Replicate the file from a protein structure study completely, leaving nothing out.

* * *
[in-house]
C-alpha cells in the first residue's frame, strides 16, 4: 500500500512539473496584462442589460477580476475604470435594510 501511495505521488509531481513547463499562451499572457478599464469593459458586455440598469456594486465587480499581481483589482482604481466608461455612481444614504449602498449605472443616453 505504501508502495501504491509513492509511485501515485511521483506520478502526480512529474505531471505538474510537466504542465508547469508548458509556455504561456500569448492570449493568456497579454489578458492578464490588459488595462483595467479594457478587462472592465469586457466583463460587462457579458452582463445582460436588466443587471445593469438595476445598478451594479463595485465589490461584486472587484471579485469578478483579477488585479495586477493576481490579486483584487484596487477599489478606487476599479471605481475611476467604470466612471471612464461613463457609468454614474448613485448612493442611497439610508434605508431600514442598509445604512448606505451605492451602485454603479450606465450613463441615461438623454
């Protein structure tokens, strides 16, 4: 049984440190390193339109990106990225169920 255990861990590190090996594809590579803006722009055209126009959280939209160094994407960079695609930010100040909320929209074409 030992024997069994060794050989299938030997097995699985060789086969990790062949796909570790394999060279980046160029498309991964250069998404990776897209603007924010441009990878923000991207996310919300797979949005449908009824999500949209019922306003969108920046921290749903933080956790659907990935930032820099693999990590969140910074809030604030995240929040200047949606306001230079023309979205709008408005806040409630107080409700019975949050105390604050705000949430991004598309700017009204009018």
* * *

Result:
[in-house]
C-alpha cells in the first residue's frame, strides 16, 4: 500500500512539473496584462442589460477580476475604470435594510 501511495505521488509531481513547463499562451499572457478599464469593459458586455440598469456594486465587480499581481483589482482604481466608461455612481444614504449602498449605472443616453 505504501508502495501504491509513492509511485501515485511521483506520478502526480512529474505531471505538474510537466504542465508547469508548458509556455504561456500569448492570449493568456497579454489578458492578464490588459488595462483595467479594457478587462472592465469586457466583463460587462457579458452582463445582460436588466443587471445593469438595476445598478451594479463595485465589490461584486472587484471579485469578478483579477488585479495586477493576481490579486483584487484596487477599489478606487476599479471605481475611476467604470466612471471612464461613463457609468454614474448613485448612493442611497439610508434605508431600514442598509445604512448606505451605492451602485454603479450606465450613463441615461438623454
């Protein structure tokens, strides 16, 4: 049984440190390193339109990106990225169920 255990861990590190090996594809590579803006722009055209126009959280939209160094994407960079695609930010100040909320929209074409 030992024997069994060794050989299938030997097995699985060789086969990790062949796909570790394999060279980046160029498309991964250069998404990776897209603007924010441009990878923000991207996310919300797979949005449908009824999500949209019922306003969108920046921290749903933080956790659907990935930032820099693999990590969140910074809030604030995240929040200047949606306001230079023309979205709008408005806040409630107080409700019975949050105390604050705000949430991004598309700017009204009018």